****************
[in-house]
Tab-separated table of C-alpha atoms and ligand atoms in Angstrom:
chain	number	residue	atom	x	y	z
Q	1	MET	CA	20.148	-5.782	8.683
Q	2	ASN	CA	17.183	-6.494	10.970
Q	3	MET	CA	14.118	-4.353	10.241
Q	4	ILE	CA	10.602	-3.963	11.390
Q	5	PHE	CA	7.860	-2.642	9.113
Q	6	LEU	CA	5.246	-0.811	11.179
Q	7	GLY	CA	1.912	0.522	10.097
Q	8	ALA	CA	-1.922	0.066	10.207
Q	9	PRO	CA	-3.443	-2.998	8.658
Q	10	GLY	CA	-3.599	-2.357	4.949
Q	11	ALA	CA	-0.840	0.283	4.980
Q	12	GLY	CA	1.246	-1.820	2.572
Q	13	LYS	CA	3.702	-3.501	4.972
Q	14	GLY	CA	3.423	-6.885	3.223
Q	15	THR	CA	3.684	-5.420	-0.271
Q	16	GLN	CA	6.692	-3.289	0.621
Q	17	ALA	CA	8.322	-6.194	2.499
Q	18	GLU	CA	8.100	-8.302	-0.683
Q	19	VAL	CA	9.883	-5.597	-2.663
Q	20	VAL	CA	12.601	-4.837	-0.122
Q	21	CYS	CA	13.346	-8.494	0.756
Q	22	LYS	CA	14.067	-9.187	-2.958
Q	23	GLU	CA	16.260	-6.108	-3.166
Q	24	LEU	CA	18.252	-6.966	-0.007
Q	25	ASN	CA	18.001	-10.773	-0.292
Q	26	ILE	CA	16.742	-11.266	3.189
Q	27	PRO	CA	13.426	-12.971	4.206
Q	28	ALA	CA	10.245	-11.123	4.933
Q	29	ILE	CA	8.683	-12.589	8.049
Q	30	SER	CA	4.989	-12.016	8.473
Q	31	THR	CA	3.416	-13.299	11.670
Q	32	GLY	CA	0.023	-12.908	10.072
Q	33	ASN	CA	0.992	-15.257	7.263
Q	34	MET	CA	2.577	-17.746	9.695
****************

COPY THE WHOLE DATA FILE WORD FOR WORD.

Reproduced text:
[in-house]
Tab-separated table of C-alpha atoms and ligand atoms in Angstrom:
chain	number	residue	atom	x	y	z
Q	1	MET	CA	20.148	-5.782	8.683
Q	2	ASN	CA	17.183	-6.494	10.970
Q	3	MET	CA	14.118	-4.353	10.241
Q	4	ILE	CA	10.602	-3.963	11.390
Q	5	PHE	CA	7.860	-2.642	9.113
Q	6	LEU	CA	5.246	-0.811	11.179
Q	7	GLY	CA	1.912	0.522	10.097
Q	8	ALA	CA	-1.922	0.066	10.207
Q	9	PRO	CA	-3.443	-2.998	8.658
Q	10	GLY	CA	-3.599	-2.357	4.949
Q	11	ALA	CA	-0.840	0.283	4.980
Q	12	GLY	CA	1.246	-1.820	2.572
Q	13	LYS	CA	3.702	-3.501	4.972
Q	14	GLY	CA	3.423	-6.885	3.223
Q	15	THR	CA	3.684	-5.420	-0.271
Q	16	GLN	CA	6.692	-3.289	0.621
Q	17	ALA	CA	8.322	-6.194	2.499
Q	18	GLU	CA	8.100	-8.302	-0.683
Q	19	VAL	CA	9.883	-5.597	-2.663
Q	20	VAL	CA	12.601	-4.837	-0.122
Q	21	CYS	CA	13.346	-8.494	0.756
Q	22	LYS	CA	14.067	-9.187	-2.958
Q	23	GLU	CA	16.260	-6.108	-3.166
Q	24	LEU	CA	18.252	-6.966	-0.007
Q	25	ASN	CA	18.001	-10.773	-0.292
Q	26	ILE	CA	16.742	-11.266	3.189
Q	27	PRO	CA	13.426	-12.971	4.206
Q	28	ALA	CA	10.245	-11.123	4.933
Q	29	ILE	CA	8.683	-12.589	8.049
Q	30	SER	CA	4.989	-12.016	8.473
Q	31	THR	CA	3.416	-13.299	11.670
Q	32	GLY	CA	0.023	-12.908	10.072
Q	33	ASN	CA	0.992	-15.257	7.263
Q	34	MET	CA	2.577	-17.746	9.695